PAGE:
Only a handful of cars can lay claim to having as much influence and as long a production history as the legendary Porsche 356 Speedster. Early versions of the 356 date back as far as 1948, and by the early 1950s it gained a strong following among performance enthusiasts on both sides of the Atlantic for its exhilarating handling and distinctive styling. A class win at LeMans in 1951 certainly contributed to its enduring popularity, as many owners relished the car on both the track and street.
The philosophy behind the 356’s design was simple—a small, lightweight car with plenty of power that offered far more driving fun and performance than a large, heavy, overpowered vehicle. Production of the 356 lasted until 1965, even after the replacement Porsche 911 debuted in 1963.
While the 356’s unibody chassis and steel bodywork did not change much during this extensive time period, except for some minor functional refinements, four distinct series were built. Collectors generally consider the open-top 356 Speedster, introduced in 1954, as the most desirable, due to its rakish lines and minimalist character.
Today, more than six decades later, it is this benchmark model that Rock West Racing emulates in its RW Speedster. As a thoroughly modernized version, it features a number of significant improvements to keep pace with current technology and enjoy an even broader appeal.
Starting with the chassis, the foundation of the RW Speedster is strong, all-welded frame made primarily of 2 x 3-inch steel box tubing, .125-inch wall thickness, along with some round tubing to support the rear section of the body. (This configuration is in distinct contrast to some replicas that use a shortened and re-welded VW pan.) The RW Speedster chassis uses only a portion of a VW torsion tube that’s already stamped with a factory VIN, in order to simplify registering the car for driving on the street.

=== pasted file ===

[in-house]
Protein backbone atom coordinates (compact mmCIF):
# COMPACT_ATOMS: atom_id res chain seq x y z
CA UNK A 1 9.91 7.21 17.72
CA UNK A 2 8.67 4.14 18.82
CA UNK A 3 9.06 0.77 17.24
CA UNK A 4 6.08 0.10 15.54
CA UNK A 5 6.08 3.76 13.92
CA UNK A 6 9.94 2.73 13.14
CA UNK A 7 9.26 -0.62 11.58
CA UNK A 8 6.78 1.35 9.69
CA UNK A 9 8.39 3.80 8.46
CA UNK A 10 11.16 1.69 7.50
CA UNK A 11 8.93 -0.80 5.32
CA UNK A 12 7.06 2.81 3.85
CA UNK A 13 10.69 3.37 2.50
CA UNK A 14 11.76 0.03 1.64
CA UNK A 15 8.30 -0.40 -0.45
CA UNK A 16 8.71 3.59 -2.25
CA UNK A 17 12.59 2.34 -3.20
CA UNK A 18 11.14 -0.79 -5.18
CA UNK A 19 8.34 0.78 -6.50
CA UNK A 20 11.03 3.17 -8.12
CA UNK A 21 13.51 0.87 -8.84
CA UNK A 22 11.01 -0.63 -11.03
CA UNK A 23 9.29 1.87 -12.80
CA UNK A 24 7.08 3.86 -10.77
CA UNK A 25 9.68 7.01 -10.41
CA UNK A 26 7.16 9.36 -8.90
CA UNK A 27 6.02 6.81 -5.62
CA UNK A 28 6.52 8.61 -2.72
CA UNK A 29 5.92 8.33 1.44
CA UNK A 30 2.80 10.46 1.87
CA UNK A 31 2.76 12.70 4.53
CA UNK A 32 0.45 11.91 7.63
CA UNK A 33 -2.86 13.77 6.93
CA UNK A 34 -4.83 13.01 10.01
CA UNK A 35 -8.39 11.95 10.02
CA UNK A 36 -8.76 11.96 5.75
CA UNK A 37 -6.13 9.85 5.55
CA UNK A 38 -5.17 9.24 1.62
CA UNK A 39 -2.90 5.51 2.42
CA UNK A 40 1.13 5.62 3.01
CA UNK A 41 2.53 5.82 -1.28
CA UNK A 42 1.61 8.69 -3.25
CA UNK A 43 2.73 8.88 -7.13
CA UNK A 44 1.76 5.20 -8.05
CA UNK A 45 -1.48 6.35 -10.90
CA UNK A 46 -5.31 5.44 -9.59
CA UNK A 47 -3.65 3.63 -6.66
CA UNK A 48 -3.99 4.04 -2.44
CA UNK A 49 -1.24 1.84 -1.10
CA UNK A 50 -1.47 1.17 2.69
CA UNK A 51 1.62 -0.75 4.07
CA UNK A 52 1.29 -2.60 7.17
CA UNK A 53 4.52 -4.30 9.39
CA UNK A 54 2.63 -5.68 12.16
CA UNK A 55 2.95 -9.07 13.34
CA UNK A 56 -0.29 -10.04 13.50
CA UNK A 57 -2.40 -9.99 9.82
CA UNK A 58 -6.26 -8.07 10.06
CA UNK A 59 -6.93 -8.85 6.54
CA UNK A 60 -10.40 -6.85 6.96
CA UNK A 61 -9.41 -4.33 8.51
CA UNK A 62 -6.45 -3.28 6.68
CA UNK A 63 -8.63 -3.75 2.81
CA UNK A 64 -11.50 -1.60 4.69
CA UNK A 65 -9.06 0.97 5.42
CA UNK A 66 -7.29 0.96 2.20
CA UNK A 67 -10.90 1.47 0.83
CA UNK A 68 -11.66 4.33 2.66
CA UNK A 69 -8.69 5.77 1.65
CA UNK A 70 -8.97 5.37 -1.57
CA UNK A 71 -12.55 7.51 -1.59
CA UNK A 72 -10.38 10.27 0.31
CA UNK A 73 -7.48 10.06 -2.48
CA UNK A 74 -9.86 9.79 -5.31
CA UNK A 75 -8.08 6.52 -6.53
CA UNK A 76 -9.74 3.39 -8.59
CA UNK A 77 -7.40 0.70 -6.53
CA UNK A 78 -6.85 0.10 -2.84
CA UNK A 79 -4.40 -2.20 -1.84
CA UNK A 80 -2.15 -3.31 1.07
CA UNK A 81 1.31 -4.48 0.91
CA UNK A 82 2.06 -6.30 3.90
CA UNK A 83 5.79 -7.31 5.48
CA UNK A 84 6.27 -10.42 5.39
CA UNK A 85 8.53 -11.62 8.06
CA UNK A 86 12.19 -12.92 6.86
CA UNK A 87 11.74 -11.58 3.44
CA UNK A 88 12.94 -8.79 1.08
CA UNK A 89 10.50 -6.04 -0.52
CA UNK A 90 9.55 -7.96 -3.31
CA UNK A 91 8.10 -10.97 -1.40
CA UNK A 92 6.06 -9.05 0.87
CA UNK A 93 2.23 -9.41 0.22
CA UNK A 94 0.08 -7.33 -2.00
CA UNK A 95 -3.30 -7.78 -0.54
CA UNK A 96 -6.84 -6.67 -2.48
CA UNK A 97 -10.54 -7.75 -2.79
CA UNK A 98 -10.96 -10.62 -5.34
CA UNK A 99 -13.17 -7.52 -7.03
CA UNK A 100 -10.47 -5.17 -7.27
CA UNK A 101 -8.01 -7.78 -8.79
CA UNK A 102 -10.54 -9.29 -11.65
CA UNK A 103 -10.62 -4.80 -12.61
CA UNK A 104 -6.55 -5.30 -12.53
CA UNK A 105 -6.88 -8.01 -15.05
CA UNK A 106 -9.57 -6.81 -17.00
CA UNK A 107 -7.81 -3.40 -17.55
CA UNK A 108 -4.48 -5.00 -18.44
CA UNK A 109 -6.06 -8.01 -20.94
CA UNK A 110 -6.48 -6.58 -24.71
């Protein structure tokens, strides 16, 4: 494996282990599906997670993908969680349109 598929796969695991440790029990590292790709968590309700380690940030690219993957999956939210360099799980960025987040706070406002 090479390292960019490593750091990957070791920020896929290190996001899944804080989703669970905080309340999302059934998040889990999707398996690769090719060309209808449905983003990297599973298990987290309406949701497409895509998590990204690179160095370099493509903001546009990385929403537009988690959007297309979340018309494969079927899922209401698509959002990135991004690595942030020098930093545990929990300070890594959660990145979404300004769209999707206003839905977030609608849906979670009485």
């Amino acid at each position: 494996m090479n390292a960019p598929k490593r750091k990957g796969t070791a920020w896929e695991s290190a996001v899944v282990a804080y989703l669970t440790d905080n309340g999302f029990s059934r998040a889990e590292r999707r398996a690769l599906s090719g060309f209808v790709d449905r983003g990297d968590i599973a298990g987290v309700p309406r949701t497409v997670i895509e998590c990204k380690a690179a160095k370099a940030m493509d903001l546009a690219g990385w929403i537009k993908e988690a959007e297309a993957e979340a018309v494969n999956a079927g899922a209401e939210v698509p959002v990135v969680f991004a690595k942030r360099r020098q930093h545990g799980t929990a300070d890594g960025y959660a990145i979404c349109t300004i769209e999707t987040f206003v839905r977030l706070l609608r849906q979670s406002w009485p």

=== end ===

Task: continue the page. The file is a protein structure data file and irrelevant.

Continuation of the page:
The RW Speedster’s composite body features a lamination with multiple layers of fiberglass cloth, matte and Coremat. They are all hand-laid and saturated with quality resin, and thoroughly cured in the mold. After the car’s frame is placed into the body mold, they are bonded together securely with both adhesive and resin, and mechanically fastened as well to ensure a tight, solid attachment.
The body-to-chassis adhesive is a tough, two-part methacrylate that adheres extremely well to composites and metals, but has enough flexibility to handle stresses from high heat and vibration. Once the body/frame assembly is removed from the mold, the rear frame crossmember is bonded to the body to ensure the car is in the correct stance.
Suspension components are then installed. At the front is a VW beam axle with ball joints, reconditioned, adjusted and lowered for the RW Speedster application. Most customers opt for a later-model independent rear suspension, fitted with new bushings and bearings. (A swing-axle rearend can be used instead, if requested.)
The range of engine setups are extensive, starting with the standard 1700cc VW Type 1, mated to a rebuilt transaxle with a five-year warranty. For more exotic tastes, high-performance drivetrains, such as Subaru or Porsche 911 also work well (with some custom chassis modifications; call for a quote).
Typically the RW Speedster comes in component form ($10K for a base kit) or partially assembled ($21K for a deluxe and $29K for a roller). Special build orders can be accommodated as well, at the client’s customer request.
All told, the RW Speedster represents forward thinking at its best. It draws inspiration from a rich legacy while providing a more affordable and dependable performance machine for years of carefree driving enjoyment.